Casey Cep’s new true crime work, ‘Furious Hours,’ explores a lurid 1977 southern murder trial that almost inspired Harper Lee to write another book—but Cep’s pretentious account leans heavily on inaccurate and unflattering Southern stereotypes.
A recent critique of ‘To Kill a Mockingbird’ by novelist Alice Randall has converted me into a full-throttled defender of Harper Lee’s coming of age tale.
A Mississippi school district is going after Harper Lee’s classic work, contending that its difficult themes will make students too uncomfortable.
Harper Lee was more than the sum of her words, as powerful as they were.
For any student of Southern Stoicism, it fits that Atticus Finch was a magnanimous defender of the black person’s rights in the 1930s yet an endorser of illegal responses to that person’s rights in the 1950s.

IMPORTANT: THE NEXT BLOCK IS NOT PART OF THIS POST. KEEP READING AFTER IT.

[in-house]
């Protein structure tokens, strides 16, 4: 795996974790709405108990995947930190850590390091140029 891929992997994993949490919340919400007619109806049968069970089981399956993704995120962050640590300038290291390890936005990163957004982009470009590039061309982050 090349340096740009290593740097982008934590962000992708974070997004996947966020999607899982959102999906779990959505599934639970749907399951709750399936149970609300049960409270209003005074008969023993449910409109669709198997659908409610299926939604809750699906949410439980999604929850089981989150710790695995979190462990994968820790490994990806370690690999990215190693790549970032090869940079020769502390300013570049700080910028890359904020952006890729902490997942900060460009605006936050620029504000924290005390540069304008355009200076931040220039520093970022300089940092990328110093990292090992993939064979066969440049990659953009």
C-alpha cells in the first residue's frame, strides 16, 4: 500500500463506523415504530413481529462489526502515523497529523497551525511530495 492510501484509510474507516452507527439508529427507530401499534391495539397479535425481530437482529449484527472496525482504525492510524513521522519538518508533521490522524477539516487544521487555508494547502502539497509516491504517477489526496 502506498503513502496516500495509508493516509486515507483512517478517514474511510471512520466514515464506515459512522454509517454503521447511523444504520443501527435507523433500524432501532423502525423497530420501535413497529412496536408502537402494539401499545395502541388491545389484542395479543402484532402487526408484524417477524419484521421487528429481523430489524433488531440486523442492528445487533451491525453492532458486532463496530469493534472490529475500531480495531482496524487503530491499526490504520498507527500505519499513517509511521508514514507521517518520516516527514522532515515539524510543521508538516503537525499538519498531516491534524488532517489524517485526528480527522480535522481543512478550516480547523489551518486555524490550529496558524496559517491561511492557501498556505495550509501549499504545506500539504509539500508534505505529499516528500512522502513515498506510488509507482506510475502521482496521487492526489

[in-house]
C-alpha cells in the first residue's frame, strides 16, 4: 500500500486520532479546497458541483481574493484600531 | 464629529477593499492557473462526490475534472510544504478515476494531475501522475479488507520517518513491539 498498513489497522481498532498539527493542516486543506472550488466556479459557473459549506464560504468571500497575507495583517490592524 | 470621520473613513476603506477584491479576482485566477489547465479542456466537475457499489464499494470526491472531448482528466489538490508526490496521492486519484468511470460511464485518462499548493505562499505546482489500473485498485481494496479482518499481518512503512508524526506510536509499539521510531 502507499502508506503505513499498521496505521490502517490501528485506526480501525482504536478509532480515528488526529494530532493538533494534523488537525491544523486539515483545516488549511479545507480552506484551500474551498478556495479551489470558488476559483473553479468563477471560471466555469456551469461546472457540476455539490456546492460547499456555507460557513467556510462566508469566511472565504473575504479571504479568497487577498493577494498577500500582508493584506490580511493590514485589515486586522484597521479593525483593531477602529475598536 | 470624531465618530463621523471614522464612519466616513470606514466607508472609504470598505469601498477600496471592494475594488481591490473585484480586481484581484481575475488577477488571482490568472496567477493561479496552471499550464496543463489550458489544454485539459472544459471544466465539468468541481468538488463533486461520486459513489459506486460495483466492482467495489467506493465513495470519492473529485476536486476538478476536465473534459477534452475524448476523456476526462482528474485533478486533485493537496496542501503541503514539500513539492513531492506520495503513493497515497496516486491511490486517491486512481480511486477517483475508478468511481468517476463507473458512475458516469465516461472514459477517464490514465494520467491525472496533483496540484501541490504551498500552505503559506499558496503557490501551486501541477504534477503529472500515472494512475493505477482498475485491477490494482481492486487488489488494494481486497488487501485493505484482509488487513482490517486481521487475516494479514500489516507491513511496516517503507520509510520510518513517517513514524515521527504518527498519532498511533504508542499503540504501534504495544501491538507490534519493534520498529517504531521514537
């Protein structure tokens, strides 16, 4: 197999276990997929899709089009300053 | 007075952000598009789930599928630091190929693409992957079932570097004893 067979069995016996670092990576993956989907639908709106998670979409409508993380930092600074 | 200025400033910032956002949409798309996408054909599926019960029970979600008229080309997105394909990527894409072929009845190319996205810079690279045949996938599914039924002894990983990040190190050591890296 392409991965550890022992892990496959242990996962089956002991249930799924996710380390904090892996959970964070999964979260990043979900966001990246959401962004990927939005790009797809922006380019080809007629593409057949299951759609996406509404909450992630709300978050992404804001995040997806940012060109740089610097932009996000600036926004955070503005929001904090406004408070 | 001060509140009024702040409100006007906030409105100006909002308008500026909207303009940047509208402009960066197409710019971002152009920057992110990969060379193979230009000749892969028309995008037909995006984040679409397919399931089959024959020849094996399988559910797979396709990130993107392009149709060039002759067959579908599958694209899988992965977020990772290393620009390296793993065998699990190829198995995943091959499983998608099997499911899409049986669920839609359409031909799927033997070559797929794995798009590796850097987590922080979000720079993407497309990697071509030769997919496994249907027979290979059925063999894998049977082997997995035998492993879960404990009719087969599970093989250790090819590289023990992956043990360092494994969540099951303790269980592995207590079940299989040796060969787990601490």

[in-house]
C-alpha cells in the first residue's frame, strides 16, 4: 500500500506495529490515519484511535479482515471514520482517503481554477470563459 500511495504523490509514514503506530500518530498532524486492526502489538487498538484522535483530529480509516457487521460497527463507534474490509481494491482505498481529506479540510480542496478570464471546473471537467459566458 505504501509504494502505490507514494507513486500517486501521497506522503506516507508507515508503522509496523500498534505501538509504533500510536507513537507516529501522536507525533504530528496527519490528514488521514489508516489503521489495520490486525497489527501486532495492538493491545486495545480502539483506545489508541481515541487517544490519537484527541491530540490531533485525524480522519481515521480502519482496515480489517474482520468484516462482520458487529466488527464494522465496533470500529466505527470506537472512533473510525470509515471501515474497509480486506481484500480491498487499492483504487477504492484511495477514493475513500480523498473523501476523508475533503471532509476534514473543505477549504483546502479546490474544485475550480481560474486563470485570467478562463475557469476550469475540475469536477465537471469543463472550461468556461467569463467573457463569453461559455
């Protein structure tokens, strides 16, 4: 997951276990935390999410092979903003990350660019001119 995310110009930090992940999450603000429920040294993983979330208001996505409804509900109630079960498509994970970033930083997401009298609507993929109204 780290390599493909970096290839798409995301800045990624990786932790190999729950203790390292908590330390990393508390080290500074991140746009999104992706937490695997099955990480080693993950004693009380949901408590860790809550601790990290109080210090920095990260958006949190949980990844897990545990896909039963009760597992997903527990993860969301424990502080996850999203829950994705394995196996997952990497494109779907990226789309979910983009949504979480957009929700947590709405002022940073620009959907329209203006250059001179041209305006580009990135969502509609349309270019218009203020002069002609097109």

Two of the Harper Lee’s legendary characters don’t think much of the place where I and millions of other students first met them.
Humanity means being complex. That’s why it’s real for Harper Lee to portray Atticus Finch as both a racist and as a would-be racial reconciler.
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